There are usually three types of essays where elaboration is essential: narrative, argumentative, and informational writing. Each offers a slightly different perspective on what elaboration means within the context of the overall paper. For narrative writing, the mantra of the writer should be ‘show not tell’. As a writer, it is your job to paint a visual picture in the mind of the reader. Therefore, the language associated with elaboration should relate to explaining characters’ feelings and thoughts, thus painting sensory descriptions within the paper. The elaboration of narrative essays also requires description of actions, physical states or internal states. With actions, the writer might tend to focus on breaking down a pivotal moment into logical and organized replays. With physical states, the writer might elaborate on what things in the story sound like, smell like, taste like and feel like. In this type of elaboration, similes and metaphors can be particularly useful. Finally, with internal states in narrative writing, your goal is to write what cannot be seen (e.g. to explain in writing what a movie might have to leave out). Narrative writing uses specific dialogue to explain a character’s personality, thoughts, and feelings. By doing this through elaboration, background information can be provided that contributes to the story.




Argumentative writing works slightly differently and the elaboration is similar to expository writing. For this type of writing, information is crucial as the use of facts, statistics, and examples offer crucial strategies for elaboration. Again, here, we revert back to quantity and quality. When looking for information, you need to be able to find enough of it and find stuff that is relevant. It is here that it is important to stress research skills. Being able to locate resources from books, journal articles, and other credible sources of information are essential to the elaboration process. Once locating these relevant sources, the next essential component is separating the good stuff from all the rest. This is done, to some extent, through selective reading, but also through good summarizing skills. This type of elaboration is a skill that needs to be learned and practiced.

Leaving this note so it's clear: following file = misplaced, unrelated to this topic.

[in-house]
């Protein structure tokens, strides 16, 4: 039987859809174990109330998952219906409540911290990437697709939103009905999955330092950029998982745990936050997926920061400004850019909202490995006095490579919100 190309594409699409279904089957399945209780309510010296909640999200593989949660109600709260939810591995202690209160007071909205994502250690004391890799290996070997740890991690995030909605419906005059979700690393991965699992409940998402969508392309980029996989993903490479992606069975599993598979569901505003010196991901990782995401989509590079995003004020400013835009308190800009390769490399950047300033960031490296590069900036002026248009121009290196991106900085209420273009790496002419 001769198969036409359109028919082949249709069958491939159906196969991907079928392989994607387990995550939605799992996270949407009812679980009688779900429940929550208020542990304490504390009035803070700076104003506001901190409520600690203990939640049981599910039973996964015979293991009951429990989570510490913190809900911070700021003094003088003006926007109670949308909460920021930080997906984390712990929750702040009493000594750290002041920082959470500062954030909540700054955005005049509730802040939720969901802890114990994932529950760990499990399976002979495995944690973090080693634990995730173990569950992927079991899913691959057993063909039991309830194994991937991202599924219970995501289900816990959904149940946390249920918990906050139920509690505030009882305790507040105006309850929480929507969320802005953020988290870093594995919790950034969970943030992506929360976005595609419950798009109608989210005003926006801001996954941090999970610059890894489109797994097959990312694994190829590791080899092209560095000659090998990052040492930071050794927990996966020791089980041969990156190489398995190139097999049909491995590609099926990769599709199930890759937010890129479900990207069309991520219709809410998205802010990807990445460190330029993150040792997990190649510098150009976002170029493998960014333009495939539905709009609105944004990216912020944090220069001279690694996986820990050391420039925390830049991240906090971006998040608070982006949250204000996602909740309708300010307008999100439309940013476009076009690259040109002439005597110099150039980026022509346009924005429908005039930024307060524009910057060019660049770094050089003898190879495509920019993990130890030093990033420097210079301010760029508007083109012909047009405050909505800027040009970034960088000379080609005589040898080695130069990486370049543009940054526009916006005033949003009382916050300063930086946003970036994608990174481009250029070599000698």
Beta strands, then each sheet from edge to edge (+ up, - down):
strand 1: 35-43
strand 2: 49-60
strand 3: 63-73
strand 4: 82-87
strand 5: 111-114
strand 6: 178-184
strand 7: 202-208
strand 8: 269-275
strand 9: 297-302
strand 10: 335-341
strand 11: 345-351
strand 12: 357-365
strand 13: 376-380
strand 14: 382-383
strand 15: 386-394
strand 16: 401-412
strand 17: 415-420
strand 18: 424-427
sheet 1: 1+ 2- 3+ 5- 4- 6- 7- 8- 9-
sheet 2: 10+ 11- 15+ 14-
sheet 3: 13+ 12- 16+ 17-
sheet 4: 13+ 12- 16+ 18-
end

The other type of writing is informational writing. This, while possibly easy, can also be really challenging when it comes to elaboration, because there are only so many details that can be provided to the reader. In this instance, elaboration might come through figures and tables, or through additional statistics that contribute to the overall article.




We have talked in this post about elaboration and what it really means. A great writer uses elaboration for clarity and not to simply meet the word count (though this is a nice benefit). You must consider quantity and quality by making sure that your examples are the best possible ones you can put together. Details are important. In a narrative essay, details come in the form of character/plot development. In an argumentative essay or an instructional essay, you may need to rely on facts, statistics, and tables. Finally, make sure that you acquire the skills you need to be a good researcher, because if you can find the good information and summarize well, you are going to end up with pretty great elaboration skills!